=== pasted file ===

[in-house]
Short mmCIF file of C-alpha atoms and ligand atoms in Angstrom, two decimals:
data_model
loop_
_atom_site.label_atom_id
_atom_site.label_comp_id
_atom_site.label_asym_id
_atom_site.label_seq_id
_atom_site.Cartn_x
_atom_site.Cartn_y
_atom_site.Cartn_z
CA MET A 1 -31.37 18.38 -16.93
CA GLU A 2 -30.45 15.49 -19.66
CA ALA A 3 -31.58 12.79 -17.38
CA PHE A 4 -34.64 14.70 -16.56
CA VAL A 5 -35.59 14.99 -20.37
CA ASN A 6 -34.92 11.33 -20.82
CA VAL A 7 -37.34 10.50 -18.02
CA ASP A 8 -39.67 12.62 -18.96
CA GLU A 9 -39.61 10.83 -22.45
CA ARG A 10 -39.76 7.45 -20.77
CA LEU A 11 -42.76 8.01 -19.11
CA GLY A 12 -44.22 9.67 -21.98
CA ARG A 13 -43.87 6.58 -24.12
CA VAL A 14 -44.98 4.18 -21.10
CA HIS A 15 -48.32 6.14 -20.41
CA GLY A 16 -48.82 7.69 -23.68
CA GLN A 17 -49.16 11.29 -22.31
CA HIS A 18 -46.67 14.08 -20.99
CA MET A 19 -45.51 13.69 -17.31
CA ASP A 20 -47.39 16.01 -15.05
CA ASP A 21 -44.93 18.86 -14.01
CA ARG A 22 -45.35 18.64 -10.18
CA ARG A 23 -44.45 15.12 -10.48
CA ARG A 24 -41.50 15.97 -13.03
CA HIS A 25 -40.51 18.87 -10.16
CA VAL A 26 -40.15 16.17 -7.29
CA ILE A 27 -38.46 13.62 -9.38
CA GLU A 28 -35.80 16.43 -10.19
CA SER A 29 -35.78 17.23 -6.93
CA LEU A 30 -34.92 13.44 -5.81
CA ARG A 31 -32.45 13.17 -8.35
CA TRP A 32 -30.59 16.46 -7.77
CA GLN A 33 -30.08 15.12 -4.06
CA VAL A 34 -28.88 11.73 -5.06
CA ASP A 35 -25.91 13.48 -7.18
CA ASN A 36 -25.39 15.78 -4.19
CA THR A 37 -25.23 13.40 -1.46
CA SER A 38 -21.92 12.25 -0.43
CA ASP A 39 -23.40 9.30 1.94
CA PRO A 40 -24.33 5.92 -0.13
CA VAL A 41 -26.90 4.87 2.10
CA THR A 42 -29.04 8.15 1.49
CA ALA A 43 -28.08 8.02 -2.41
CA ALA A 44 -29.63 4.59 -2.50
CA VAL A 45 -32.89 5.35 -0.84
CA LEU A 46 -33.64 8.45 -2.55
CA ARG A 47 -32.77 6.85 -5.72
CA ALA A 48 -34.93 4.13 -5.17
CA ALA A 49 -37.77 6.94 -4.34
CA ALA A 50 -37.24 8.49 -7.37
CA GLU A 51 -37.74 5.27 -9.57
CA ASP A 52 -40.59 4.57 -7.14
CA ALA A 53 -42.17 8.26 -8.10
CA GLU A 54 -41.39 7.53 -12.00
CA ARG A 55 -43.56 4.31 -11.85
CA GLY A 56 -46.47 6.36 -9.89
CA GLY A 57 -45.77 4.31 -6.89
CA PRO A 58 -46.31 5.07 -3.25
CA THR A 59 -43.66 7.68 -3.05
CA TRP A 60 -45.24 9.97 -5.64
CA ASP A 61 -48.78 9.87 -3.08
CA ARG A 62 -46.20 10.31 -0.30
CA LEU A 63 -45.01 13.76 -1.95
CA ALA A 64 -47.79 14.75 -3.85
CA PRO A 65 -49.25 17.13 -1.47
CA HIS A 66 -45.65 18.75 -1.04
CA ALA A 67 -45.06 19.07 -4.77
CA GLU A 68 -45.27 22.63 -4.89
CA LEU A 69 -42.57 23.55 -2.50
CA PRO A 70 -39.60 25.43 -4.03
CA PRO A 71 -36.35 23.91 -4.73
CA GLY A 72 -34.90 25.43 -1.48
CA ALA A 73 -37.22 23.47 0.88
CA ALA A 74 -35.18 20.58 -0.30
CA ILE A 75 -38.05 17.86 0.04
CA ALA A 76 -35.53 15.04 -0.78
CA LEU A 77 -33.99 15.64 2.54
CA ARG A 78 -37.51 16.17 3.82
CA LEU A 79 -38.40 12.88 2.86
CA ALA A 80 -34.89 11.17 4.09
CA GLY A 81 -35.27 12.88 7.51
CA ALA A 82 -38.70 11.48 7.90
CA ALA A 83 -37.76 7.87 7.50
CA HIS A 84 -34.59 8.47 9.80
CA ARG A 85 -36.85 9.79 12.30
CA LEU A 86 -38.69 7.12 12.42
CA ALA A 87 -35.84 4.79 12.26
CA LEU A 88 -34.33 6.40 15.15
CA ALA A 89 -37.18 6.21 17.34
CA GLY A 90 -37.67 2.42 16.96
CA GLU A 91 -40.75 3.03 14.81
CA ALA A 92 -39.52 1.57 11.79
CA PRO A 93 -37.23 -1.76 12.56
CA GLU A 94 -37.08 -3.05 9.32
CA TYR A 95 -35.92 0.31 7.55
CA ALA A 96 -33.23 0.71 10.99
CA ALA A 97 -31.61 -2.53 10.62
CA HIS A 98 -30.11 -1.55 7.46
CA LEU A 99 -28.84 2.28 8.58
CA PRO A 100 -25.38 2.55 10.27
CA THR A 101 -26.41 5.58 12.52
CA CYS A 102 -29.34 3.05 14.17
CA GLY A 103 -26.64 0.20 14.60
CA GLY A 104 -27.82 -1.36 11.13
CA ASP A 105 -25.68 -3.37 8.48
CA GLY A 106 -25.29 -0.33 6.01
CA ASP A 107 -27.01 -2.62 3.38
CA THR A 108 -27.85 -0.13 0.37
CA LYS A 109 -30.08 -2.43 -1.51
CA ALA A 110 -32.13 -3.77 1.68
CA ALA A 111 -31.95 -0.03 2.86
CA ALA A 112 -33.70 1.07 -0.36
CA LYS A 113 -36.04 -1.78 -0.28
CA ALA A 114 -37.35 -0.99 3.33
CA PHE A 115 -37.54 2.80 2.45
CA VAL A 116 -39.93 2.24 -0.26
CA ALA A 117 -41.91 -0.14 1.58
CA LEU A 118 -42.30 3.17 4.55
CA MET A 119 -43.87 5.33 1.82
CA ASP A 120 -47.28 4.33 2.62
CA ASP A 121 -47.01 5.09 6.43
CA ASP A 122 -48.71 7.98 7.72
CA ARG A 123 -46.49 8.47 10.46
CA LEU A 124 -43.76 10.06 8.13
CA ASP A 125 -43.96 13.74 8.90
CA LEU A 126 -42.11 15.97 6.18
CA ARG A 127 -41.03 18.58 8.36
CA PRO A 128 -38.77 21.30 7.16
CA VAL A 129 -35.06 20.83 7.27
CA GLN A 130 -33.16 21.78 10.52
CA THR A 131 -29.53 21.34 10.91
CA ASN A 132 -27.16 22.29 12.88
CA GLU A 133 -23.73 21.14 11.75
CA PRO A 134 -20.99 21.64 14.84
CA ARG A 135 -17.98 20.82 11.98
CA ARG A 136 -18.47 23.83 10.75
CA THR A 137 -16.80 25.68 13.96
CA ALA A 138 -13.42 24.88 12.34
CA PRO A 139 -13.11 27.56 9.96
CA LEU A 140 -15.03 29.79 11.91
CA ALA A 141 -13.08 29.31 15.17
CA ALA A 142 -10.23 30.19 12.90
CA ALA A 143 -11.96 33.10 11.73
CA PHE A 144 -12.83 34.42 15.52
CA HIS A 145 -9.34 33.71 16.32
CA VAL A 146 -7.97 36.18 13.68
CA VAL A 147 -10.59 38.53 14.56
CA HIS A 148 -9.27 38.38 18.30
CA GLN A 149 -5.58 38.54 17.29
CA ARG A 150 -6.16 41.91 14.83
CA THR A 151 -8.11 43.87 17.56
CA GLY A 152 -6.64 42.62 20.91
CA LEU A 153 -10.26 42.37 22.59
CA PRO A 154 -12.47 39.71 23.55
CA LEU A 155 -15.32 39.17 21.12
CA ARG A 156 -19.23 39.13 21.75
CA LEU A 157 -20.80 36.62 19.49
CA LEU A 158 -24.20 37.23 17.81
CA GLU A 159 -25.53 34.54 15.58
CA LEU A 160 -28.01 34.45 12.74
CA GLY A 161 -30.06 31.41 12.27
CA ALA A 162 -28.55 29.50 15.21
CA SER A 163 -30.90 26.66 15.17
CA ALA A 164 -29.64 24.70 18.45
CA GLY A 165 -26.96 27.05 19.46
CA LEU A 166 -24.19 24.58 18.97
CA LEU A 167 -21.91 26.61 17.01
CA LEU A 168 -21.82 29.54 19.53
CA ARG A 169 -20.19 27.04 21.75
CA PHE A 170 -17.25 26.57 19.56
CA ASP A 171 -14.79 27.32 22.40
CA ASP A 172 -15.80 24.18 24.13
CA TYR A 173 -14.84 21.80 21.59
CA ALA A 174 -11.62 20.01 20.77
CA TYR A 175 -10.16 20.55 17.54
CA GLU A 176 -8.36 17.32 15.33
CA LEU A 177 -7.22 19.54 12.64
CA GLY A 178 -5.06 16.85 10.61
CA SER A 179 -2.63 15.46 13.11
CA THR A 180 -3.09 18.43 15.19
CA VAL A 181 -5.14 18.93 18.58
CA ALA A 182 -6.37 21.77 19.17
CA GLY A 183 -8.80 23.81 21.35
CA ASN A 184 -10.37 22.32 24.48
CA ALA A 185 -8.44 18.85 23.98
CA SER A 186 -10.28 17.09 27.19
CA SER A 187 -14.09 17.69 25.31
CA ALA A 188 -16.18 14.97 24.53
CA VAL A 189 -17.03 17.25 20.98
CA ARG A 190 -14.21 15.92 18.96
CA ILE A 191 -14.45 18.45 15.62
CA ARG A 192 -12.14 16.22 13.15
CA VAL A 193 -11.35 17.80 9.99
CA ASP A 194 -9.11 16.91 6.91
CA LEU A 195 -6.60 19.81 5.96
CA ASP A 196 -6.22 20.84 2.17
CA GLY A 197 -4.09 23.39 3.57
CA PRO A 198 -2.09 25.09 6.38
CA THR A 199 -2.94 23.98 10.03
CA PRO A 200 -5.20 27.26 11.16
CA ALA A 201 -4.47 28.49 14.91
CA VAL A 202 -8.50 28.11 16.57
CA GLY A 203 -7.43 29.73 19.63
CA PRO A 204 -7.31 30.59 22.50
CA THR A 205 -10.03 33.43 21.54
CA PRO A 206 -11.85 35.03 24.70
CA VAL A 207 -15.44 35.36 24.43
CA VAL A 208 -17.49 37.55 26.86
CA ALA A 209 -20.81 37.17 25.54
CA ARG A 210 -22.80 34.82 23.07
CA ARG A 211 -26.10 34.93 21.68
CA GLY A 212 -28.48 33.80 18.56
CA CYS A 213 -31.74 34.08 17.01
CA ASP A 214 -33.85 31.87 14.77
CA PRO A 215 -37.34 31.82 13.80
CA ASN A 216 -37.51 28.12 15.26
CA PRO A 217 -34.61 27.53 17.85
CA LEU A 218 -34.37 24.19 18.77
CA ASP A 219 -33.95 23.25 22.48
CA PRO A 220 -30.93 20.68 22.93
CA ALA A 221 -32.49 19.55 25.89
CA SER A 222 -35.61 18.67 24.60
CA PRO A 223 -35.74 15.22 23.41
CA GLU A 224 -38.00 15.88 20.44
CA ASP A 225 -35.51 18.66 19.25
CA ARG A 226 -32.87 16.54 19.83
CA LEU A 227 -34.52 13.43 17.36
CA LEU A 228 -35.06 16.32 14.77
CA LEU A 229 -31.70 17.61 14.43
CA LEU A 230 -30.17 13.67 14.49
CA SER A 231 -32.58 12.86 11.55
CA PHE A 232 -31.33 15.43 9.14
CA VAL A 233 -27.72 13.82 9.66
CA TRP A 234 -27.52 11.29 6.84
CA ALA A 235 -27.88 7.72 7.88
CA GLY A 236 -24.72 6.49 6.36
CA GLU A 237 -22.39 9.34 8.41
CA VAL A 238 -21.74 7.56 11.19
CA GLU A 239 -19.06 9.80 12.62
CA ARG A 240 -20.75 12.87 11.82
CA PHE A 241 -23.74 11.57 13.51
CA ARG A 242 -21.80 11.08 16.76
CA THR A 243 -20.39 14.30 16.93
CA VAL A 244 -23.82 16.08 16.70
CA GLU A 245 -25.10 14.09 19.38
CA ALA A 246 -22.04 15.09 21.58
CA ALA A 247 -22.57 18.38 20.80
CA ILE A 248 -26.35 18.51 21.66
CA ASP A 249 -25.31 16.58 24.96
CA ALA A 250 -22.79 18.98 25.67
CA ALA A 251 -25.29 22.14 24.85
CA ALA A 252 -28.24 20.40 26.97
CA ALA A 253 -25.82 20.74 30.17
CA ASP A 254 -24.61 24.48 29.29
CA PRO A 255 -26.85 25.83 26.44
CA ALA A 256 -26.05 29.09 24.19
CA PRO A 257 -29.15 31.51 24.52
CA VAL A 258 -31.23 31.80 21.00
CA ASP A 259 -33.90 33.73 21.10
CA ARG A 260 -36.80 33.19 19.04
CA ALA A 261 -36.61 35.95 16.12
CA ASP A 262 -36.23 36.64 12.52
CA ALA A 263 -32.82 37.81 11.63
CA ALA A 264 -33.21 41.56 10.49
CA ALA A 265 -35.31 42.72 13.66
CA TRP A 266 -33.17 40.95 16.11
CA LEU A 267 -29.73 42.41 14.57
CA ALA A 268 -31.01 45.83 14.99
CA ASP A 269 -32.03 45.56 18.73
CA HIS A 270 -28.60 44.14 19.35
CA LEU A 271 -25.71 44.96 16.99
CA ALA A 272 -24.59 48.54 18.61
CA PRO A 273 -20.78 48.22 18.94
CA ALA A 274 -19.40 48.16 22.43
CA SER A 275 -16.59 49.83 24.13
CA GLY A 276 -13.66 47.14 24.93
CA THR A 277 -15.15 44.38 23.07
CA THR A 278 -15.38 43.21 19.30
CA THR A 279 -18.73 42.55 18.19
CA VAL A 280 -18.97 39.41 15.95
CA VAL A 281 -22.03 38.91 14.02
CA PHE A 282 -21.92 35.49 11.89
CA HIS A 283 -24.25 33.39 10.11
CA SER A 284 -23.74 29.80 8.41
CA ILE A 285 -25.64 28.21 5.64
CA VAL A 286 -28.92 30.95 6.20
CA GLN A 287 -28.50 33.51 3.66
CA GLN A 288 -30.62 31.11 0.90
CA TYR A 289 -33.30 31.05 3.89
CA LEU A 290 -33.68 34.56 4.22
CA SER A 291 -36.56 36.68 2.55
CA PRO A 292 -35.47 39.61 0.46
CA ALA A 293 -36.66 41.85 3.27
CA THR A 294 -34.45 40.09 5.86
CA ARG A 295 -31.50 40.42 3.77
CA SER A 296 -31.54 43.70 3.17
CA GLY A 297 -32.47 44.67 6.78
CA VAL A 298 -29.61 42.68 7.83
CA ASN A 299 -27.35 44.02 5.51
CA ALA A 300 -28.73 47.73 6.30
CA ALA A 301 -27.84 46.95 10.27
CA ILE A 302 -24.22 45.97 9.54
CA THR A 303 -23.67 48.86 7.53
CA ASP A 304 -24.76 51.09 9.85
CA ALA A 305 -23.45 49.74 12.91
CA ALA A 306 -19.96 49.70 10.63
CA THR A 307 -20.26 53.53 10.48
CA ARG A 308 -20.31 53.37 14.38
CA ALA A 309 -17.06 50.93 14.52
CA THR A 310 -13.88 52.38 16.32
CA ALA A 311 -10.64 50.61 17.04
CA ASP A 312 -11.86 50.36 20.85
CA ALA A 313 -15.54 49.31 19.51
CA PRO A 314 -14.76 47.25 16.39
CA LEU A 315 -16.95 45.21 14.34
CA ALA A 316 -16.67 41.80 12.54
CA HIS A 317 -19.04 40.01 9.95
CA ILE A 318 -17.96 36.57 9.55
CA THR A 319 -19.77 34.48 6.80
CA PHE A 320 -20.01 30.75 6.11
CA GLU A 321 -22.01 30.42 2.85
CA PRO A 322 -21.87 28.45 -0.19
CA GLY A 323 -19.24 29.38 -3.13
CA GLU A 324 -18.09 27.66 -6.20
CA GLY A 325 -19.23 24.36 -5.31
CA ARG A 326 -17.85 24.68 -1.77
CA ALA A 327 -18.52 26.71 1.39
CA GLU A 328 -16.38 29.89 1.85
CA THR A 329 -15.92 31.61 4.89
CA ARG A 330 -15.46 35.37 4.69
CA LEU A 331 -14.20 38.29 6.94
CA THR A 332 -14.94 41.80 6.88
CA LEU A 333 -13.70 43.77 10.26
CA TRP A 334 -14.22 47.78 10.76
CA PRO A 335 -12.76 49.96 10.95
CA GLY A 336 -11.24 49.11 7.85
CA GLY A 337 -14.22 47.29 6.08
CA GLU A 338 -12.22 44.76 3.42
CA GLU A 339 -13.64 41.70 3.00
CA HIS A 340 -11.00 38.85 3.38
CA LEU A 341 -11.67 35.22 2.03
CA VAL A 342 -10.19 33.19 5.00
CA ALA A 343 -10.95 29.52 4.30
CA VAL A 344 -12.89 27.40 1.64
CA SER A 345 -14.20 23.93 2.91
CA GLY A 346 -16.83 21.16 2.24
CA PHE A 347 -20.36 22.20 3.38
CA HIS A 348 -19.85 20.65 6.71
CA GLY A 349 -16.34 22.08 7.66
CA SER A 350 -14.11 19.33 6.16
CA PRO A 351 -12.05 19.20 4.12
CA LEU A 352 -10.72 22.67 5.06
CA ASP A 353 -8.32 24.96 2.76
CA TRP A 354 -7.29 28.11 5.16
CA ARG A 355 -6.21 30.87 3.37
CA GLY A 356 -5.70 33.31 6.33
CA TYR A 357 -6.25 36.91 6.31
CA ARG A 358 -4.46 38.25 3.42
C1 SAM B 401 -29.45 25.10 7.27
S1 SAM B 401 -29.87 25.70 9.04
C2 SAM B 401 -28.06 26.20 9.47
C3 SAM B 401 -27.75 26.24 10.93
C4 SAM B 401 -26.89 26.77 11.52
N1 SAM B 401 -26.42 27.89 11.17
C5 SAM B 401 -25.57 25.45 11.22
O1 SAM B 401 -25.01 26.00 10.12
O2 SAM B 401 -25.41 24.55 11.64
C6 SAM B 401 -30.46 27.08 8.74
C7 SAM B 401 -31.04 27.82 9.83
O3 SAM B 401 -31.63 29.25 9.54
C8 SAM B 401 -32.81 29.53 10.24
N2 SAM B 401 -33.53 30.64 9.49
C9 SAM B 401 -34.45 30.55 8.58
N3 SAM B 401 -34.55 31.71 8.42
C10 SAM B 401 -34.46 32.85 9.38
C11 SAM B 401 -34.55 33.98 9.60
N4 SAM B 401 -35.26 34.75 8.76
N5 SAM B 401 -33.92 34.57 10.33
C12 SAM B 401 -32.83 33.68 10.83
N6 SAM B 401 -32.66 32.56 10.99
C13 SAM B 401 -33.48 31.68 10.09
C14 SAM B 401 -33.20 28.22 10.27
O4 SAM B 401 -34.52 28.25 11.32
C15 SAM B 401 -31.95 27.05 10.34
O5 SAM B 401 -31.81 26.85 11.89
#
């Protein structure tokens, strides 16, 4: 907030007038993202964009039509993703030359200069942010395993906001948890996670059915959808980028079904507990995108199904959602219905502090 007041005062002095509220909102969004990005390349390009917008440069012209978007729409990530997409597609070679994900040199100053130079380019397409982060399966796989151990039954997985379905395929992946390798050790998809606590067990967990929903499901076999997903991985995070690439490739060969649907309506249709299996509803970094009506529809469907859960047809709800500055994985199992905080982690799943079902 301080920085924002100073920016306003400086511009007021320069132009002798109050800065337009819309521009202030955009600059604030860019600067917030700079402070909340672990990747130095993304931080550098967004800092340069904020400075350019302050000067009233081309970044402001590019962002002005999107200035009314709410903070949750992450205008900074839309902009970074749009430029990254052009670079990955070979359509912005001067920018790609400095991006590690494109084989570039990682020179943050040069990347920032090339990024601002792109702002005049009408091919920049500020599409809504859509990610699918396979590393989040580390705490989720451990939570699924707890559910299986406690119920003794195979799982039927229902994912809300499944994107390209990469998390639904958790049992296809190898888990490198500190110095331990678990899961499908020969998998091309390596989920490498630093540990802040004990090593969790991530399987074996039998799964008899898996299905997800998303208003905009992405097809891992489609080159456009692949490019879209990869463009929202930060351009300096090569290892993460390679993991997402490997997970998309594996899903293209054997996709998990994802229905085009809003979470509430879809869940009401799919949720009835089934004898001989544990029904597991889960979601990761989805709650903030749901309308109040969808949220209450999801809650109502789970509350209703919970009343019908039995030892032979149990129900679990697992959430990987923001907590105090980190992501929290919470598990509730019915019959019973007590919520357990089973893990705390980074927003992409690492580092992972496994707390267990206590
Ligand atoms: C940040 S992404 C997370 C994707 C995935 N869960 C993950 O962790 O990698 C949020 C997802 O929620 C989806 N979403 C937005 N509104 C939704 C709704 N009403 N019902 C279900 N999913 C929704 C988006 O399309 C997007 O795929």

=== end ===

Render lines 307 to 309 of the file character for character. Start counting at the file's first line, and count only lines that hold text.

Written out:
CA SER A 296 -31.54 43.70 3.17
CA GLY A 297 -32.47 44.67 6.78
CA VAL A 298 -29.61 42.68 7.83